“Someone once said we all seek community and what we find is organization. All organizations don’t have to be regimented or impersonal, but they can be. In family philanthropy, you can have a genuine sense of community that comes from the family’s relationships and values. That is something most of us hunger for and we hunger for it in places other than our homes.”

– Jack Murrah

It may be this time of year more than any other when we hunger for – and appreciate – the sense of community we experience within our family and, very often, in our philanthropy. In his inspiring interview for our project on the value of family philanthropy in our democracy, former Lyndhurst Foundation president and founding National Center board member Jack Murrah reflected on the values and traditions that give a sense of purpose to our giving (see main story in this issue). He noted that these qualities – ones we often associate with individual or family character – can find expression within our grantmaking organizations.

Our sense of purpose and community has been sorely tested this past year as we have weighed financial losses against profound need and our long-term commitments against the immediacy of opportunity. All signs point to that test following us into the New Year.

The National Center has certainly been taking the test. While we have experienced some understandable funder reluctance to consider larger, multi-year grants, small grants from our wonderful Friends of the Family have gone up. We have cut expenses where needed and negotiated for new office space that halved our rent – and, in the process, found terrific space so much better than we ever could have dreamed.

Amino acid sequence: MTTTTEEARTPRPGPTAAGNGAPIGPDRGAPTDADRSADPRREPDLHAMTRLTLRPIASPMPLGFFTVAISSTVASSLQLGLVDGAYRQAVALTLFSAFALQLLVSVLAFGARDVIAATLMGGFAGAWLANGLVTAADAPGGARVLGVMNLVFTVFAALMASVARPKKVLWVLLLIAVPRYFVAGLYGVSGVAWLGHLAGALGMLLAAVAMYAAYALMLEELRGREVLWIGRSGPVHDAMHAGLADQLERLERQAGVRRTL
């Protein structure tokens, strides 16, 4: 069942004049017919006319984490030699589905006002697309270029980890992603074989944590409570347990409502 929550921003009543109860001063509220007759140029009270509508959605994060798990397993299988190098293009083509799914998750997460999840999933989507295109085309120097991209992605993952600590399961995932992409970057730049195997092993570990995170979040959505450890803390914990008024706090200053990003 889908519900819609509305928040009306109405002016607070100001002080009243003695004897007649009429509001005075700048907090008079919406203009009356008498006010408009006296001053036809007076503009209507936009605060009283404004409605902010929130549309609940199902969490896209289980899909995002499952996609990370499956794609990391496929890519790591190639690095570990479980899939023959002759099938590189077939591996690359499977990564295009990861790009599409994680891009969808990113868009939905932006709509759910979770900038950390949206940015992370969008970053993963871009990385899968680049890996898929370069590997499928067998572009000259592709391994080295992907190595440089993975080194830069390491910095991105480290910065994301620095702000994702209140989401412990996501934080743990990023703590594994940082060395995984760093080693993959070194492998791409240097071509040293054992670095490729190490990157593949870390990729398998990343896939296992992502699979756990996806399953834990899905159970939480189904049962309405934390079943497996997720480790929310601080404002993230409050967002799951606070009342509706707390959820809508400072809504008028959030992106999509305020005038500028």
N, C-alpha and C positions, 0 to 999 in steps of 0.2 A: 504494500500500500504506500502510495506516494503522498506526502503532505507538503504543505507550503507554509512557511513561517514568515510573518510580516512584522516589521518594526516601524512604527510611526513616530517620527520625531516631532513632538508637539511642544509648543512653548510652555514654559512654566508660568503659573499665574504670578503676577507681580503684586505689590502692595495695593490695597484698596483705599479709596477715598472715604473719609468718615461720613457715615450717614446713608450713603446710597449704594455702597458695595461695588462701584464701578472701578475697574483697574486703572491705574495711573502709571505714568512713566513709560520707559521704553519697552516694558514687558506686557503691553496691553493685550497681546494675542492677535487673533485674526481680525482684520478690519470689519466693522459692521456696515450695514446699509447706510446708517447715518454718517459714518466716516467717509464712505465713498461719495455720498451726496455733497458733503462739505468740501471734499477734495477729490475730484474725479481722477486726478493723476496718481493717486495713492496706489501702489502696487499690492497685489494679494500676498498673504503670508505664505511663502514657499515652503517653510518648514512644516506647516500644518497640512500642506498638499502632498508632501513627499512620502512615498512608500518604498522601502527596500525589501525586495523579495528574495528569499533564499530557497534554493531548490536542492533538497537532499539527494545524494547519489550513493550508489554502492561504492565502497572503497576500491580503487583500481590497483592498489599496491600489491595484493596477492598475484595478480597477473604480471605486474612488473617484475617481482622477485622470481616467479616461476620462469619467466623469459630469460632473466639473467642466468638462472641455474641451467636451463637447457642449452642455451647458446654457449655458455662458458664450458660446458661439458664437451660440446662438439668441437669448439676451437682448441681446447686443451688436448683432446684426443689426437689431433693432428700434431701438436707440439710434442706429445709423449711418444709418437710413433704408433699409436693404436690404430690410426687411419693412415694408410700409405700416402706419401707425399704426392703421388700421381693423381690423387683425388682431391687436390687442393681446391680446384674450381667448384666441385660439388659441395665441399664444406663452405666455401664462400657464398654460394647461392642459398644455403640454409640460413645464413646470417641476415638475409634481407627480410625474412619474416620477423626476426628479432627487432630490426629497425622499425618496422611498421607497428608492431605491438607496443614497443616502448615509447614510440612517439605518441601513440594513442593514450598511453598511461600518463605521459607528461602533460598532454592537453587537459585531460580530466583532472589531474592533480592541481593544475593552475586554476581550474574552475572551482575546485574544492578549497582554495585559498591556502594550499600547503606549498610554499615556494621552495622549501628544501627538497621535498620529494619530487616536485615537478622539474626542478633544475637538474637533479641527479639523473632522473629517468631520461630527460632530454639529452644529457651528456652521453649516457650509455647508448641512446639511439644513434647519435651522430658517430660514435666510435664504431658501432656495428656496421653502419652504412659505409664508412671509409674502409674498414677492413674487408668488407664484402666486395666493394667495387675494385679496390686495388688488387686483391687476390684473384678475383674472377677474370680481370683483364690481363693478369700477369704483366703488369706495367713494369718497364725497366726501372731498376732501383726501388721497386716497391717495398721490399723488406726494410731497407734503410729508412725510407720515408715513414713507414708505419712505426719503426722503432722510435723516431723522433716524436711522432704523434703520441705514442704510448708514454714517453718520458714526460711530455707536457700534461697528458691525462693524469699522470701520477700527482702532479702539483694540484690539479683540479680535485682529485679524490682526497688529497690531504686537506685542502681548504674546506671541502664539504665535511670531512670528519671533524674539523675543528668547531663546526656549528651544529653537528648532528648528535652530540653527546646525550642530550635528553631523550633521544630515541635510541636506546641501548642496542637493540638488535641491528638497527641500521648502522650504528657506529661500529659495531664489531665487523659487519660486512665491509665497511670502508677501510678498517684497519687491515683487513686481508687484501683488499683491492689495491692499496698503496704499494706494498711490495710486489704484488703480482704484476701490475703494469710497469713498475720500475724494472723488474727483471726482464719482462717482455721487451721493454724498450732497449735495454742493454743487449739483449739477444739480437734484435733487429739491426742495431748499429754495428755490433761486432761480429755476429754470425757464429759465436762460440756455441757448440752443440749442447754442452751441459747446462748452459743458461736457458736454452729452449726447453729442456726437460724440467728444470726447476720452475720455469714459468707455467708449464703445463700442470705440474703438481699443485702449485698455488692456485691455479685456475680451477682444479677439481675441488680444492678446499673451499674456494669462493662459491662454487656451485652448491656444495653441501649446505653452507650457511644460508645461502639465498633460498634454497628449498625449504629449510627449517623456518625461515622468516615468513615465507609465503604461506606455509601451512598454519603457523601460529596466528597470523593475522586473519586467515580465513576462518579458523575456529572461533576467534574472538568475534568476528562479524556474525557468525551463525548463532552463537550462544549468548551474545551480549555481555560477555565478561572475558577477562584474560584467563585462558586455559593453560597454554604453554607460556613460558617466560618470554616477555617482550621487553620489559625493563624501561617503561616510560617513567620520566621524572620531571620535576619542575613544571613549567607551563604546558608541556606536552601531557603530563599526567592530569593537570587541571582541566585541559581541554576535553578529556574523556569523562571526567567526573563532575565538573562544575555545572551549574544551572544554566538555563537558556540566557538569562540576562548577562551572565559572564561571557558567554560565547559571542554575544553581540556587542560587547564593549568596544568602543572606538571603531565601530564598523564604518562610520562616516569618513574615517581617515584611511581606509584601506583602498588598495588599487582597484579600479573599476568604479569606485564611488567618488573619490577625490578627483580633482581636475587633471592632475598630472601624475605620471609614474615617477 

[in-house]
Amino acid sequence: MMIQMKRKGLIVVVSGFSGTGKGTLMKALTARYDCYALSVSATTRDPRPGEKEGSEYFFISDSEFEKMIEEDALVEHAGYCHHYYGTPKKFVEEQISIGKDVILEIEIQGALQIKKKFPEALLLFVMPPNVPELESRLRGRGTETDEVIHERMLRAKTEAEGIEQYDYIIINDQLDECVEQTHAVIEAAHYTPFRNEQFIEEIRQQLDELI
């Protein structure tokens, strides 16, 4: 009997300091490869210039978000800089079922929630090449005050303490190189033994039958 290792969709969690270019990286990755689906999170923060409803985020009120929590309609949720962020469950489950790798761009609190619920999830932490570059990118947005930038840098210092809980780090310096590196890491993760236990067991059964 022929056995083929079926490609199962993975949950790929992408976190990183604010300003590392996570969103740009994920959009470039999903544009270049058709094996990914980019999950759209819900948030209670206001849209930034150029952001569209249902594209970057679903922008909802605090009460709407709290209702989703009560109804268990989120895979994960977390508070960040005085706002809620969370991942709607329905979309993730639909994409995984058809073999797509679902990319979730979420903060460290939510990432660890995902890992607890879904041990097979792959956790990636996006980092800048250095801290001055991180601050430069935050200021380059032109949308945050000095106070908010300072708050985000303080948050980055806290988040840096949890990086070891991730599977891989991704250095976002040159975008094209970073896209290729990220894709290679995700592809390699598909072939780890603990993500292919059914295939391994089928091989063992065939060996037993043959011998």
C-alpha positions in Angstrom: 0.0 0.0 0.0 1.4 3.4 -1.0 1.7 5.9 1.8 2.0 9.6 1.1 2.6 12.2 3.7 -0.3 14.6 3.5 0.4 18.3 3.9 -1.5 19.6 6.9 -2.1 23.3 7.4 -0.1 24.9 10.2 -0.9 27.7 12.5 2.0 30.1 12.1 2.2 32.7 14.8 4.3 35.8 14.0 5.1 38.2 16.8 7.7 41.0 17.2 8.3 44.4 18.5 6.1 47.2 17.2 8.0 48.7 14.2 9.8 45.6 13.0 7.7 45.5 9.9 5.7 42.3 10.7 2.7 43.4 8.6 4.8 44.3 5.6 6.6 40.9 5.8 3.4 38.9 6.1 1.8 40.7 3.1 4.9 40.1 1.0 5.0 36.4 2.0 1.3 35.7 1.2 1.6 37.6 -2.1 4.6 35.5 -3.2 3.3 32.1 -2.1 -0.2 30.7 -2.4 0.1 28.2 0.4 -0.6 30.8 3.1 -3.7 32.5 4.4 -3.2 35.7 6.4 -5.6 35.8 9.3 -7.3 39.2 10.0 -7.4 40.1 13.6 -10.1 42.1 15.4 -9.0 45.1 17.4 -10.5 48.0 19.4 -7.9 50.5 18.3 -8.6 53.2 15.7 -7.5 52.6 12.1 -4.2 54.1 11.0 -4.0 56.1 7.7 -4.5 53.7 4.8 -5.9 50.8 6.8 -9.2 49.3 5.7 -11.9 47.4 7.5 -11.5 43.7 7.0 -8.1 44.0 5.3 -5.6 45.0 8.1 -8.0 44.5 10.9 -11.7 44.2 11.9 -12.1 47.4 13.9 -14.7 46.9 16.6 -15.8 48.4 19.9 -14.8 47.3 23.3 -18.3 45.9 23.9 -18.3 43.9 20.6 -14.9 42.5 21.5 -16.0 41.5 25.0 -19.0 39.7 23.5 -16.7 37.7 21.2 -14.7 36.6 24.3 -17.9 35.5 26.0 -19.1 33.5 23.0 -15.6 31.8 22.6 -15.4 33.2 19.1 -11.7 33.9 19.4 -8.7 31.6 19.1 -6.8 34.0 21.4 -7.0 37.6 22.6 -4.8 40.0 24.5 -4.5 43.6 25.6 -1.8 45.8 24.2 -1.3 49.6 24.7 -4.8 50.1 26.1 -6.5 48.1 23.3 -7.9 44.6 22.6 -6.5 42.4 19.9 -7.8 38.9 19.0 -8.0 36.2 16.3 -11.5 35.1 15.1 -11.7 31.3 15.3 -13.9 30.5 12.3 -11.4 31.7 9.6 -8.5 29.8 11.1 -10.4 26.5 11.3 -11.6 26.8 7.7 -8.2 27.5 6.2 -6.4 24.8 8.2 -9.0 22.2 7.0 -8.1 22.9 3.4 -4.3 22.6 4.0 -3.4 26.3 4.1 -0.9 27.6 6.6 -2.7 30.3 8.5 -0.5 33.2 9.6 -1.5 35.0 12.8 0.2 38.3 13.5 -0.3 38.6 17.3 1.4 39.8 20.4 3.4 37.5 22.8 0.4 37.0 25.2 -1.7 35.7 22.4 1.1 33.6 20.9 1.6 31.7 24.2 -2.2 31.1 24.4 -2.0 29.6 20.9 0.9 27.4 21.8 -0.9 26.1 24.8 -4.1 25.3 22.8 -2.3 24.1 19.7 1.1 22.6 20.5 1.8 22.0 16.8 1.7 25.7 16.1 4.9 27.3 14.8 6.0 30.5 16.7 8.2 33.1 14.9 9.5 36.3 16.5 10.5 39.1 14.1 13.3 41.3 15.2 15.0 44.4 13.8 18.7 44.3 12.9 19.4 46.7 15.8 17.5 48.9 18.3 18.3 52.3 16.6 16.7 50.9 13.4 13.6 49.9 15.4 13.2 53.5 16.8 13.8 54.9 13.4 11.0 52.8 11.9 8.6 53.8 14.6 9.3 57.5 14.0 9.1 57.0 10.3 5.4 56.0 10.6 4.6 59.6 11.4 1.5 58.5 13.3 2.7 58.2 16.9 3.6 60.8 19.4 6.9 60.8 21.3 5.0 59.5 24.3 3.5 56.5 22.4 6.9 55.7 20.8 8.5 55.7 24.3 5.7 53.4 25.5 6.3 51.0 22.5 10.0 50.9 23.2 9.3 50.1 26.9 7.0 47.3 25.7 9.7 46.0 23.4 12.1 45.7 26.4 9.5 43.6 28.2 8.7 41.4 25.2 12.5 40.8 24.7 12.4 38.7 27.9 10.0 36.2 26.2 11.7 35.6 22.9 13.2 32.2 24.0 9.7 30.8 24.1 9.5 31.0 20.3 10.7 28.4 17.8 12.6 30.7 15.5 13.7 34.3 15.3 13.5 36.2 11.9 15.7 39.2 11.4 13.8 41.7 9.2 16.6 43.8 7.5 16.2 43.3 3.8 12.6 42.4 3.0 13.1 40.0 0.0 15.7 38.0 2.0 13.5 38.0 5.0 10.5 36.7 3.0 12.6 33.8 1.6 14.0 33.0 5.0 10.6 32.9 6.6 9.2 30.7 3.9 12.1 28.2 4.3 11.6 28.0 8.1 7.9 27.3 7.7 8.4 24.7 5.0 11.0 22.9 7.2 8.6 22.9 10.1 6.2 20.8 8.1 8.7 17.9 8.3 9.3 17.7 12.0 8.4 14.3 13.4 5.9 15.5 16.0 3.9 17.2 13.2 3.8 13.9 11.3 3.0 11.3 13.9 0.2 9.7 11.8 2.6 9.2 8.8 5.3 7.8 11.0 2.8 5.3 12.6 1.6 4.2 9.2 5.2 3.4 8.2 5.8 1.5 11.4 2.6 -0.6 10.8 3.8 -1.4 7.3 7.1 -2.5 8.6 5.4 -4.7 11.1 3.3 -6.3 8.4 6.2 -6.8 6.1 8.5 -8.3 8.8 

The critical need and the absolute joy of our work in support of family philanthropy have been well reinforced this year. We have been privileged to spend many hours with families wrestling with decisions about payout and perpetuity, commitment to mission and pressing community needs. We have visited with those needing a little guidance, a little encouragement, and the opportunity to think about these things with someone sensitive to their circumstances.

Both our operational challenges and program work carry the lessons and benefits of our economic test: in struggling to get through the hard times, never stop looking for the new opportunity or the new solution. And, never forget why you do this work in the first place. Your commitment to the causes and communities you serve is just one of the many contributions you make to our democracy and our planet. The opportunity to do this work with those you love is one of the many joys.

May the season bring you, your family, and your philanthropic family – staff, advisors, and grantee partners – the sense of community Jack Murrah described. May the New Year – sure to provide many more tests – also bring you the creativity and renewed commitment needed not just to survive, not only to thrive, but to soar.